Dropping a Name

Relatively recently I had the good fortune to have a lost and unknown short play by American playwright Edward Albee fall into my lap. Titled Touch (An Improvisation), it seems to be Albee’s only written foray into the topic of AIDS. After researching the reason for him writing the piece and receiving permission by the Edward F. Albee Foundation for it to be published in A&U  magazine, where I’m the Special Projects Editor, I wrote the Introduction to the play that accompanied its publication in the magazine’s January 2022 issue. In that Introduction I described the play’s background and how it came to me. What I failed to describe (because it had nothing to do with Touch or its history) was a backstory relating to my personal history with Albee. I relate that backstory here.

For five years in the 1990s I wrote a column I called “Gay Art Beat” that was syndicated in a number of GLBT newspapers and magazines around the country. One of those publications was Baltimore Gay Paper (BGP). One day I received a call from the editor of BGP. Albee’s play Three Tall Women was on its national tour, he told me, and would be coming to Baltimore. Would I interview Albee about the play, and write an article based on what he said for publication in BGP? He had Albee’s telephone number and permission from Albee to be interviewed over the phone. Of course I said yes. What cultural journalist wouldn’t? So I researched the play and Albee himself, and eventually called him for the interview.

Edward Albee. Photo by Michael Childers, 2012. Courtesy Edward F. Albee Foundation.

Albee had a reputation for being cantankerous, but all I found him to be was a bit shy at the beginning of our conversation. My research must have paid off, because fairly early during the interview, he commented: “Well, you certainly seem to know something about me. I’ve run into many writers whose first question is ‘Well, Mr Albee, what is it you do?’” After that his shyness ended, and I found him friendly and forthcoming in his answers to my questions. I wrote the article for BGP, which also eventually appeared in the other publications where my “Gay Arts Beat” column was syndicated. Later I published the interview itself in an article titled “Aggressing Against the Status Quo,” the title taken from one of his comments in the course of the interview.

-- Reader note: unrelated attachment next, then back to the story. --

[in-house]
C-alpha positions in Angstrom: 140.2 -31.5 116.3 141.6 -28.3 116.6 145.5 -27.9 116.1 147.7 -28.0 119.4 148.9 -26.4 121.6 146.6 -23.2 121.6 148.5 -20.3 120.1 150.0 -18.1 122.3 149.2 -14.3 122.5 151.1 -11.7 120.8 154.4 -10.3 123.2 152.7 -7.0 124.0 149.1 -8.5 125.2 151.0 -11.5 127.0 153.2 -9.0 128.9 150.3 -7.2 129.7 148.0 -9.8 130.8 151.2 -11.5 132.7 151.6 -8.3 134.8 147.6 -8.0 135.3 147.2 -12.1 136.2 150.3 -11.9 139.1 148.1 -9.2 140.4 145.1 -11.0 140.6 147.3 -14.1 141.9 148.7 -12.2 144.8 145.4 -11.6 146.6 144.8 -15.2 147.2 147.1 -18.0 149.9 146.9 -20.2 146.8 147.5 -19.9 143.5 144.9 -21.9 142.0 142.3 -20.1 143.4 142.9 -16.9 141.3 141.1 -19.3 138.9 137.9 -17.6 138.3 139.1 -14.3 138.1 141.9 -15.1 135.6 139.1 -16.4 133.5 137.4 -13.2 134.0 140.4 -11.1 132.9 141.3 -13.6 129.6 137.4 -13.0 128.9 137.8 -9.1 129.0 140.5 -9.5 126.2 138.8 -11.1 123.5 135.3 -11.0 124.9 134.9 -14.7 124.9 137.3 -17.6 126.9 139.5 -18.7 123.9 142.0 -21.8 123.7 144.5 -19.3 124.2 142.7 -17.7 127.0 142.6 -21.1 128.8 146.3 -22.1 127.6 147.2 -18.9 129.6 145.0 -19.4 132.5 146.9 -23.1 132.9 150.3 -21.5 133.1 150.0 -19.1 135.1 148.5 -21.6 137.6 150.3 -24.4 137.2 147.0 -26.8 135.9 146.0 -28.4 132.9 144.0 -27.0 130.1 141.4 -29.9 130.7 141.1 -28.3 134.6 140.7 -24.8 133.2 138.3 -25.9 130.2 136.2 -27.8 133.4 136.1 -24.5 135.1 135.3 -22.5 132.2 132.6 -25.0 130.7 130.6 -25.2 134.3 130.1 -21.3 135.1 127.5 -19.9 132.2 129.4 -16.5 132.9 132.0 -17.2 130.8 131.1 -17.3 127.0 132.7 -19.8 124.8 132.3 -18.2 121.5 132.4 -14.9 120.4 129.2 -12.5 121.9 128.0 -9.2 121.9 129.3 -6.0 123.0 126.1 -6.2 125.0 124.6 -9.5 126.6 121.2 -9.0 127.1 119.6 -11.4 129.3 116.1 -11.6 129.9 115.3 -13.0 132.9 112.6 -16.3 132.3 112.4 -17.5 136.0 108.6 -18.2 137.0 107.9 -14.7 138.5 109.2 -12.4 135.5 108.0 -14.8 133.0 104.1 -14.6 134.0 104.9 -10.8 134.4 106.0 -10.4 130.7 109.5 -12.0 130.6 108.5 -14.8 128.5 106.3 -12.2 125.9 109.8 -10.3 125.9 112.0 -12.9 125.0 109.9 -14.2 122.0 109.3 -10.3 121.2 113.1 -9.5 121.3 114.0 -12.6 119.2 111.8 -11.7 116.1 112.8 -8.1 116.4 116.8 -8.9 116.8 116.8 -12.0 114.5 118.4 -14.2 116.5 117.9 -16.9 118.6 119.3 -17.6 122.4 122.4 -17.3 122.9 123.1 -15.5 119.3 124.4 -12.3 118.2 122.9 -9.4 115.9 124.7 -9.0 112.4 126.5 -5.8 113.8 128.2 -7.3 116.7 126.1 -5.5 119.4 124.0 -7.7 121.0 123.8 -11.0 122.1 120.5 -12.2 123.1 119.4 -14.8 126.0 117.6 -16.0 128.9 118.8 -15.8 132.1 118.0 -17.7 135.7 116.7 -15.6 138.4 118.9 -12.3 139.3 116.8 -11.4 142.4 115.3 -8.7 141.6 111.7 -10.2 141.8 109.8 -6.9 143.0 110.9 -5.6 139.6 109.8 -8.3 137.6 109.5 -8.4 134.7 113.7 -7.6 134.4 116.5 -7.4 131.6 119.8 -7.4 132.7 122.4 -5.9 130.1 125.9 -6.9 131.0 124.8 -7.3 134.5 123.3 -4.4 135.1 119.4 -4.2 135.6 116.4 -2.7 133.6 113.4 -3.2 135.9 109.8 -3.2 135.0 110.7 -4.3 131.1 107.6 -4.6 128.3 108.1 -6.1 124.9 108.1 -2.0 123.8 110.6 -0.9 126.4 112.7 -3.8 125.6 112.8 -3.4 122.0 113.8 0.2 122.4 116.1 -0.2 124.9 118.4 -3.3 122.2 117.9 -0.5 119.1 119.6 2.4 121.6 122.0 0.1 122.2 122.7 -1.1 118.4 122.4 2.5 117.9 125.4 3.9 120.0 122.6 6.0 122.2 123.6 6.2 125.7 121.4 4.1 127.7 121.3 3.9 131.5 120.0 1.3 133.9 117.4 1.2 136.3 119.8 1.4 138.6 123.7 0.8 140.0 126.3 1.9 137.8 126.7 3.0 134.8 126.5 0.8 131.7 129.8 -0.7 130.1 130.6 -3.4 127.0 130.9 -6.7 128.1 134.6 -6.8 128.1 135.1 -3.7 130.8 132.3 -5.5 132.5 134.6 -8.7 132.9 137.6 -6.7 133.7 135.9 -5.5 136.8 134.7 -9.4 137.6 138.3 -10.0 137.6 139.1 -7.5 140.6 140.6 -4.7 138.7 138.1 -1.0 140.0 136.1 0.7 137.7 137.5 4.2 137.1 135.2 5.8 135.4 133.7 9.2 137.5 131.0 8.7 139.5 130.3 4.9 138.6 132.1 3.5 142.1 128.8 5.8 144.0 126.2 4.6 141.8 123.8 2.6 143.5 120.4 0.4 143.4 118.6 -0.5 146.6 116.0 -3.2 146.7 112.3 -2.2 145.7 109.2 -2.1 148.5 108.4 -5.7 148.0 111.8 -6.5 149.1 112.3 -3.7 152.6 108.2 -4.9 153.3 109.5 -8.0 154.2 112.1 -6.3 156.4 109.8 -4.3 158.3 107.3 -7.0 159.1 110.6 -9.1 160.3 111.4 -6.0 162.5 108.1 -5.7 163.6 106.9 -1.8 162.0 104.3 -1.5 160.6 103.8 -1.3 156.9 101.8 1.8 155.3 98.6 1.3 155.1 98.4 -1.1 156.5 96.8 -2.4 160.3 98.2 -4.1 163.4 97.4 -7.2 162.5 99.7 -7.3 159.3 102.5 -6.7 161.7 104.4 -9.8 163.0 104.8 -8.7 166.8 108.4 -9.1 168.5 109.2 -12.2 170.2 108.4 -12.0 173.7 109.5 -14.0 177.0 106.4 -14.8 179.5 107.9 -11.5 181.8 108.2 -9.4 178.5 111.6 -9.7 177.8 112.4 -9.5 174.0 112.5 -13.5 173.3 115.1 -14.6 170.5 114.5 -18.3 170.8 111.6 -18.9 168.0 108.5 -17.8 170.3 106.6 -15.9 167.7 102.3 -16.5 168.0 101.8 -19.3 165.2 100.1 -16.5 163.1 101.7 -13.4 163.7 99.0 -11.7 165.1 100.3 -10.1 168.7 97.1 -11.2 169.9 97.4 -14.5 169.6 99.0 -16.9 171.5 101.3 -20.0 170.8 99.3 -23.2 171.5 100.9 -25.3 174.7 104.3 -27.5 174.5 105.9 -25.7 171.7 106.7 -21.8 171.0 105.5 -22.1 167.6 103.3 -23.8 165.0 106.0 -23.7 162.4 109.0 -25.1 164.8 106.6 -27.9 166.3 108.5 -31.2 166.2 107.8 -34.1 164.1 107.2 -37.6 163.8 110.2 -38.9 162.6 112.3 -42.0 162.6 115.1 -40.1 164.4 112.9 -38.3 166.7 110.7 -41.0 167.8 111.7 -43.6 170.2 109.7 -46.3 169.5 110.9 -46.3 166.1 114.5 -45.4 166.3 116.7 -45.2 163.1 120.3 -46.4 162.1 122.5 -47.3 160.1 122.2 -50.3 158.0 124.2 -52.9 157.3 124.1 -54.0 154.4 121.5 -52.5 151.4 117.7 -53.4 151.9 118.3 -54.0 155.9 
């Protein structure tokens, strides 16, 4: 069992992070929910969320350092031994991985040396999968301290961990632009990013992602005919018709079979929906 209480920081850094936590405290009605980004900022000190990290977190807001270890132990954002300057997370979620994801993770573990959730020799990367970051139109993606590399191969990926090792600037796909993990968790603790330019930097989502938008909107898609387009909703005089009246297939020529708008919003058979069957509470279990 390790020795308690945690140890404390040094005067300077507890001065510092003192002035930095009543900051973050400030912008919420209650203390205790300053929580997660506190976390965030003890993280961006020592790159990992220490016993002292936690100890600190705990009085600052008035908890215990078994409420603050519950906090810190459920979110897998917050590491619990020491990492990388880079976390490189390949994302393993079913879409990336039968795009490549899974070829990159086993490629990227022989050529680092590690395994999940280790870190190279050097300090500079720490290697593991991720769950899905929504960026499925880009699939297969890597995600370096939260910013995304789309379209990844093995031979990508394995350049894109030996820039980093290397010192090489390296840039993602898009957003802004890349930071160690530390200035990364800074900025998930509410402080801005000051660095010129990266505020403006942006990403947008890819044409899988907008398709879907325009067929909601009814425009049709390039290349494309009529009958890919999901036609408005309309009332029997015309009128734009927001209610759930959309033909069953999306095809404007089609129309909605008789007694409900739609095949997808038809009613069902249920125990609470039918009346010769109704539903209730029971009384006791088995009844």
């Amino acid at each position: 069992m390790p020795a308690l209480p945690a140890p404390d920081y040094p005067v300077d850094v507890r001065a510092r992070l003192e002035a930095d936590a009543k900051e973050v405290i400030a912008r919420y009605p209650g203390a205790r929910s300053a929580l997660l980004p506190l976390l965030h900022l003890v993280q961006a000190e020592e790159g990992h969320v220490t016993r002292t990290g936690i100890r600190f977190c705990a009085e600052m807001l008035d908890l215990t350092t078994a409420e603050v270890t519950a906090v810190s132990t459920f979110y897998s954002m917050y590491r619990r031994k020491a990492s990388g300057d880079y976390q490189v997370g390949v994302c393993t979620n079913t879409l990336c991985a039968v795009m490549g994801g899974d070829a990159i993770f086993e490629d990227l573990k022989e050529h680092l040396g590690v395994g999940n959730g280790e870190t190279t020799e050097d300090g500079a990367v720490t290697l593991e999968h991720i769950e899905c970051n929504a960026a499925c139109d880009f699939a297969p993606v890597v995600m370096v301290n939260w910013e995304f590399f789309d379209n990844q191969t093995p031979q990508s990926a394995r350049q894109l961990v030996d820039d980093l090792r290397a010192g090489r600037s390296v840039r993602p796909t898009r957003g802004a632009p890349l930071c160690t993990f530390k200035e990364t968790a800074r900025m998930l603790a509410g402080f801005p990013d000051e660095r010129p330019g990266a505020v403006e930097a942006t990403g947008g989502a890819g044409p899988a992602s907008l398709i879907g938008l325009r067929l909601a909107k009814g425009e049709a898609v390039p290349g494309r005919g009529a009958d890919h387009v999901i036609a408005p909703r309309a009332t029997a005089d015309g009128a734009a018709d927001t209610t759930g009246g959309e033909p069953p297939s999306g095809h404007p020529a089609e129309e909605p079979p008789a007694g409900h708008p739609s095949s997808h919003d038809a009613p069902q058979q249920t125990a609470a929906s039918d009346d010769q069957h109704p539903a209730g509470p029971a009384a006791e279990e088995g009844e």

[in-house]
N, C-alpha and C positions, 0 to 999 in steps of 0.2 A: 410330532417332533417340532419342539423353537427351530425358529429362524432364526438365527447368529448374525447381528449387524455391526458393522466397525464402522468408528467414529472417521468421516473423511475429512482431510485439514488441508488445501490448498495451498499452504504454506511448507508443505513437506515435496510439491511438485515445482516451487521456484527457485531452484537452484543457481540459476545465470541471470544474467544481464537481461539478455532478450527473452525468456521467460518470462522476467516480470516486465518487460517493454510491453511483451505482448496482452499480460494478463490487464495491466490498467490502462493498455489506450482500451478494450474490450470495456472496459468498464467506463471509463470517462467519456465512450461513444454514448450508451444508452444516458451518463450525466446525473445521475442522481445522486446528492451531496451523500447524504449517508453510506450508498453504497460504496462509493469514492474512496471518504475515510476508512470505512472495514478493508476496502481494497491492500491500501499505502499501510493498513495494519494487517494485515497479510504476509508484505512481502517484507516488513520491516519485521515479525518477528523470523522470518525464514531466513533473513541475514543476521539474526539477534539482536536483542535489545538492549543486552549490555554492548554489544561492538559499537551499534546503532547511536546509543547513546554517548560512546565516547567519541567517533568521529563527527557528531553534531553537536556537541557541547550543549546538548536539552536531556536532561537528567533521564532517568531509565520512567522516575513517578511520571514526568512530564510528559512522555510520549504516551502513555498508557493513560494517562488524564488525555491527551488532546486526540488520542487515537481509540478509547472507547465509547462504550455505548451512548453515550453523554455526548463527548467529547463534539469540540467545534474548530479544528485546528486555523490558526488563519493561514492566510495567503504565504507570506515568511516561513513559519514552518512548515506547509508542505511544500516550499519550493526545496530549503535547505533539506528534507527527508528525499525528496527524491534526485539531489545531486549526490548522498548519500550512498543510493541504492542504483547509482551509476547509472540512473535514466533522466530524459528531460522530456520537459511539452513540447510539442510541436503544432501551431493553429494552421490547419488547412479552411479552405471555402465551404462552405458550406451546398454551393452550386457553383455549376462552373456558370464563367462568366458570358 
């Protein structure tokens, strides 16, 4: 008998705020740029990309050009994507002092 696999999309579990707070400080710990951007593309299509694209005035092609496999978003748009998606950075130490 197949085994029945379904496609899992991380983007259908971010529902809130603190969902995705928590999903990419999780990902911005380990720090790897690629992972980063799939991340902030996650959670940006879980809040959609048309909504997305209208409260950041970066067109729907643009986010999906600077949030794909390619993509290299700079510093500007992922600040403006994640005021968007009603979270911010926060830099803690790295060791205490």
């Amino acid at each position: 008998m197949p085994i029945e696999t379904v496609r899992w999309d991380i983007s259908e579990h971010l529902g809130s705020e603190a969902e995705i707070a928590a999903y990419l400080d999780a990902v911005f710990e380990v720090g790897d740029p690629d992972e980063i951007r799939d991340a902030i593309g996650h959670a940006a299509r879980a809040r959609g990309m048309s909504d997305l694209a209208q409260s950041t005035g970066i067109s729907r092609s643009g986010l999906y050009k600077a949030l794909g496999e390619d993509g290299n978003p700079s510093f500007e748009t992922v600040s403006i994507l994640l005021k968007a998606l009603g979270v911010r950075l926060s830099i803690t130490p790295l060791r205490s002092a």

That first encounter with Albee occurred in the mid-late 1990s. Then in 2001, an artist friend of mine who lives in the Tribeca section of lower Manhattan phoned to ask if I’d like to interview a sculptor she knew. His name was Jonathan Thomas, he was Edward Albee’s partner, and he and Albee also lived in Tribeca not far from her own apartment. Of course I said yes, and so an appointment was arranged for me to meet with him for the interview in their apartment.

Jonathan and I, it turned out, were the same age—both born in 1946—and we got along quite well. Since A&U is an AIDS-related magazine, the story had to at least touch on the disease. Neither he nor Albee had AIDS, but it turned out that Jonathan had extensive experience helping out with friends who had the disease and so had a remarkable story to tell in an article I titled “Hands On: Jonathan Thomas Talks About Making Art and Helping Friends in the Age of AIDS,” published in the May 2001 issue of the magazine.

At the end of the interview, Jonathan said he’d like to take me on a tour of the apartment to show me the art they had collected over the years. About two paintings into the tour, he called out: “Edward, I think you should lead this tour. I can’t remember the stories about all these art pieces.” So I was given a private tour of Albee’s apartment by Albee himself.

The comment I remember best from this tour was when he pointed to a largish black wooden sculpture standing against one wall and said, “This was given to me by Louise Nevelson.” It should be noted that Albee and Nevelson were friends, and he later wrote a play examining her public artistic accomplishments and private emotional conflicts, which he titled Occupant.

Sometime after the story about Jonathan was published, I received an email from him that read: 

Dear Lester: Just a note to thank you again for the article. A surprising number of people have seen it. I hope you are having a good summer. We are holed up in Montauk until October. We both have wonderful deadlines to keep us going. We are finally converting our elevator in NYC. You won’t see us in the city until we get the new one running. I don’t see myself carrying sculpture up and down five flights of stairs. Be well! best, Jonathan

I replied that I’d enjoyed interviewing him and writing the article, and if he felt like getting together when they returned to the city, I’d enjoy seeing him again. I never heard back, then many months later learned the sad news that he had passed away from cancer.

I debated with myself whether to publish this anecdote in print. It’s certainly dropping a big name, which is a form of gossip. It’s also a form of bragging. Then I remembered Albee’s comment: “This was given to me by Louise Nevelson.”

So even the famous drop names. Even the famous like bragging. Perhaps it’s a very human way of pushing ourselves to outdo ourselves when we feel we’ve touched greatness. After all, we’re only human.

Leave a Reply